Three dealers on why Haydays is a can’t-miss event
Snowmobile enthusiasts drive in from many U.S. states and Canadian provinces, often pulling a trailer packed with snowmobiles and odds and ends for sale, or empty in anticipation of returning home filled with purchases from the many dealers or swap meet vendors that set up shop on the sprawling farm fields in north-central Minnesota.
The annual event — organized by the Sno Barons Snowmobile Club and colloquially known as the official start of winter — is snowmobiling’s largest annual event that draws tens of thousands of visitors to the two-day show now in its 47th year.
Located an hour north of Minneapolis, east of North Branch near the Wisconsin border, Haydays attracts racers, riders and aftermarket companies, as well as dealers throughout the region looking to kick off the season’s sales with new and used machines, current and noncurrent riding gear and anything else that goes fast, burns gas or fits on a trailer.
Powersports Business attended both days of Haydays — the first blazingly hot and the second downright chilly — and spoke with several exhibitors and riders. As the event is a major draw for local dealers, we sat down with three dealership personnel for their take on snowmobiling’s largest, most exciting event.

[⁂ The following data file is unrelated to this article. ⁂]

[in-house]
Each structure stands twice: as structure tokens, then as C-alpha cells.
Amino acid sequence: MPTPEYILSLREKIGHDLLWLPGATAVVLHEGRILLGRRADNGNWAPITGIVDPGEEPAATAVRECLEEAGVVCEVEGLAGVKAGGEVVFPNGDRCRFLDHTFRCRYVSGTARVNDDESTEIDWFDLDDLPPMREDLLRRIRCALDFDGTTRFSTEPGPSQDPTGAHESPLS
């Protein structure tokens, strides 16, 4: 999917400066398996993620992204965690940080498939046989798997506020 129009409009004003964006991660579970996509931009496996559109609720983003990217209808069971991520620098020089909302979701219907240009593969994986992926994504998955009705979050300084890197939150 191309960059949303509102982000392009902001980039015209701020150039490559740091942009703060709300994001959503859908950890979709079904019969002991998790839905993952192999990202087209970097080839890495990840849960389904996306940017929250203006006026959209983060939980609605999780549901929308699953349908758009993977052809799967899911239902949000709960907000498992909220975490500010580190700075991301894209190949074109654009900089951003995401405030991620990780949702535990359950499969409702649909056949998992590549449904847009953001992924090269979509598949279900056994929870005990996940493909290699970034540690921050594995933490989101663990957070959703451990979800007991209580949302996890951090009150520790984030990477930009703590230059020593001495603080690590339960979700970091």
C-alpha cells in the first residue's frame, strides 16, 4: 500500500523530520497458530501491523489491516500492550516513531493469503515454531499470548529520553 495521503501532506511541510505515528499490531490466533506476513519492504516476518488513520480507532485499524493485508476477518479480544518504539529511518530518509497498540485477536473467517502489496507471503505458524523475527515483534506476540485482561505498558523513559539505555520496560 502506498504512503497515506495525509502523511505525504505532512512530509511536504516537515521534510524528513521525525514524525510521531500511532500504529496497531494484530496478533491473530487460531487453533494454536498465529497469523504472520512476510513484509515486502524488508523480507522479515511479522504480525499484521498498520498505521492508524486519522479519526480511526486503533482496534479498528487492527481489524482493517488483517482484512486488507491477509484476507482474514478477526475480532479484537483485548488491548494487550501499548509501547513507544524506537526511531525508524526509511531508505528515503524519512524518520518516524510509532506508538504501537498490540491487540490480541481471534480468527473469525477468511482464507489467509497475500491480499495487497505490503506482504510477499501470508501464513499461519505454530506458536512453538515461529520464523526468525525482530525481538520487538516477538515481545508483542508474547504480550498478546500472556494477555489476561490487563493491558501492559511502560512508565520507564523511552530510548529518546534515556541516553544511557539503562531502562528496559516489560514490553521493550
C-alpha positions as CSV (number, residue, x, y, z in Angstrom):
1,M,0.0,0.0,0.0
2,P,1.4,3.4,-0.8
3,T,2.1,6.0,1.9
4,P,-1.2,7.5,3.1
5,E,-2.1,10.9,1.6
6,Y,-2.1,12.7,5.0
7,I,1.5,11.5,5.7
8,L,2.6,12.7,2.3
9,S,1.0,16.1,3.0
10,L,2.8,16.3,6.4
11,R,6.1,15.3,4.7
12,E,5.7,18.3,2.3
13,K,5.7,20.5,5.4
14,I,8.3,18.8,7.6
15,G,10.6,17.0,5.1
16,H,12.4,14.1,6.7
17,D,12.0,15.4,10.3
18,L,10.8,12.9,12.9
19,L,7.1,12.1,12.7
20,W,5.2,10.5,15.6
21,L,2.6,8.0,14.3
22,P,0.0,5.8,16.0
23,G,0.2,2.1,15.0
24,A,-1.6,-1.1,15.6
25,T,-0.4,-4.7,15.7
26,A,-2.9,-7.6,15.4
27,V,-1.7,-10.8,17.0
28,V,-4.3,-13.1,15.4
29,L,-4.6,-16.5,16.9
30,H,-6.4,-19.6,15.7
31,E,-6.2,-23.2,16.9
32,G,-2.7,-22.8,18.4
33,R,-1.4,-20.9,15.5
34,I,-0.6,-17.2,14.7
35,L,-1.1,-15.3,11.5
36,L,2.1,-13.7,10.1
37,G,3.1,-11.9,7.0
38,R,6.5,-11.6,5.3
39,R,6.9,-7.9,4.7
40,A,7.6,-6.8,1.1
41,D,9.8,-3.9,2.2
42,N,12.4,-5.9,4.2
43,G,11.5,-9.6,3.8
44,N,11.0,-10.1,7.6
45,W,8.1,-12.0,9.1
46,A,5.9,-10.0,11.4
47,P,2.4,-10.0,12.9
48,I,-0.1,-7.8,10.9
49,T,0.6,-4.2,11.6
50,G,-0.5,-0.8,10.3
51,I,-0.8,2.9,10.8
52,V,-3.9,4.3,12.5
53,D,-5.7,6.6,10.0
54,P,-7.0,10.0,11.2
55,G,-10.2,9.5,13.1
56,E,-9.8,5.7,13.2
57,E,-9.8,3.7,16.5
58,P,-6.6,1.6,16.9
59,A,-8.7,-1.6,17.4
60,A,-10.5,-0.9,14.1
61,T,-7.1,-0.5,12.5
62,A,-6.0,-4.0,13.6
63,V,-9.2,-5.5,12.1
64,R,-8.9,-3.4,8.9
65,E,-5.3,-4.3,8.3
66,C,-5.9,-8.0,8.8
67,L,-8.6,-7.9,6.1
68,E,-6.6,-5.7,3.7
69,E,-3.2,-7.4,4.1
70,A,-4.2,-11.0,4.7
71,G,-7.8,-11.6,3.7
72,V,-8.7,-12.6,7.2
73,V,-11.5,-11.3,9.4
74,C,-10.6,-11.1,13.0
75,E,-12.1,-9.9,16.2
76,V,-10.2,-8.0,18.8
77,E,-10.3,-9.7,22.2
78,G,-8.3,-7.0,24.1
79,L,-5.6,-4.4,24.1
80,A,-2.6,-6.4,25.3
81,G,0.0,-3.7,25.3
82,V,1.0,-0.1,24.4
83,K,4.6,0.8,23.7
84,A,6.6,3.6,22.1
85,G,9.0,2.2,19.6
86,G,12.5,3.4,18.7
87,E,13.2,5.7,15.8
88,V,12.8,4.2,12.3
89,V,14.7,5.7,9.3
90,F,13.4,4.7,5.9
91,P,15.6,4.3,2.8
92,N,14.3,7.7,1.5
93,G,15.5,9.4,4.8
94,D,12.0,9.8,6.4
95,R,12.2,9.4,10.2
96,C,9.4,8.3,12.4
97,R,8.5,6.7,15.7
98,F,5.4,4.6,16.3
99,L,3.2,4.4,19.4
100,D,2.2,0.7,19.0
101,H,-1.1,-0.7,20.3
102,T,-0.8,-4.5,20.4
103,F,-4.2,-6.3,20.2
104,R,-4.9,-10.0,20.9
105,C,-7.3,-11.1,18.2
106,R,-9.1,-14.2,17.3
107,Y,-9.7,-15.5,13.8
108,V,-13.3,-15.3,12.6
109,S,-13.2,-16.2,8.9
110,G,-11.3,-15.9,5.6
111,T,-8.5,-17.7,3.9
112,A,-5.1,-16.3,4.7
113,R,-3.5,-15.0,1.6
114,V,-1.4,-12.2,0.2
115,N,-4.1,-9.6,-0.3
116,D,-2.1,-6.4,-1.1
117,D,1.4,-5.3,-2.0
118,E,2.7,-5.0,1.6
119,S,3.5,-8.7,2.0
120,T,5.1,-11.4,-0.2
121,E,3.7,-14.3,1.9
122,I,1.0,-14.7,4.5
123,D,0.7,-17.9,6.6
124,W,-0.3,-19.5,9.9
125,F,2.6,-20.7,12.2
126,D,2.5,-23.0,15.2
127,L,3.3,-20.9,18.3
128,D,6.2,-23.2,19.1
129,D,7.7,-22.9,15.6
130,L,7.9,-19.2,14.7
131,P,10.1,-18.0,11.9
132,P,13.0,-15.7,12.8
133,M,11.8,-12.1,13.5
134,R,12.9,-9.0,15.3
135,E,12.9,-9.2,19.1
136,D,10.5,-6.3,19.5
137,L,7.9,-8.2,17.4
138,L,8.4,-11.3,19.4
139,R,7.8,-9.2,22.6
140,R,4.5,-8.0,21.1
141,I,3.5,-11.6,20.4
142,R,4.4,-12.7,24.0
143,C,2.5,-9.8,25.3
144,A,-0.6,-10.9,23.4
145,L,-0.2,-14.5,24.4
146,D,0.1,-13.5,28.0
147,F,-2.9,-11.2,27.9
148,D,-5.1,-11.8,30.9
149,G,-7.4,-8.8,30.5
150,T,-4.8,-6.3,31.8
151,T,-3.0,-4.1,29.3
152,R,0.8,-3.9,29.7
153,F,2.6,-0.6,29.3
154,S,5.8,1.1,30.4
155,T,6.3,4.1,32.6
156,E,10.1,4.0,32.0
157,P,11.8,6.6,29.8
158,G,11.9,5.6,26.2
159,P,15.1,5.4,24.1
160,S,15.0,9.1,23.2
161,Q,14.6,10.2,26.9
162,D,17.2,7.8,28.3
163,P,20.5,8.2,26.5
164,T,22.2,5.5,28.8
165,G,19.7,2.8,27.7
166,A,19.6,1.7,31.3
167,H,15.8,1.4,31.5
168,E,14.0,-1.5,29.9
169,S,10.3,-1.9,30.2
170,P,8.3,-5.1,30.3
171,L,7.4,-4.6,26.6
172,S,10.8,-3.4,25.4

Sauk Centre, MN
Aside from being a four-time Eagle River World Championship Snowmobile Derby champ aboard Arctic Cat race sleds, most recently in 2011, P.J. Wanderscheid is the online sales manager at Minnesota-based Country Cat. For six consecutive years, Country Cat has kept a booth at Haydays to sell clothing, accessories and, primarily, non-current snowmobiles.
It’s an added expense that requires the efforts of approximately 15 of the dealership’s employees, yet it’s an invaluable event for selling gear and, most importantly, improving brand recognition and building a relationship with new customers.
PSB: How much work does it take to come to Haydays?
Wanderscheid: Several months, actually. It’s getting stuff ready, getting spreadsheets ready, how much are we going to discount stuff, what are we going to bring, buying beforehand, too. It’s probably a month of work start to finish for a couple people just getting trailers loaded, stuff figured out and plans. It’s an undertaking.
PSB: Is the payoff worth the effort?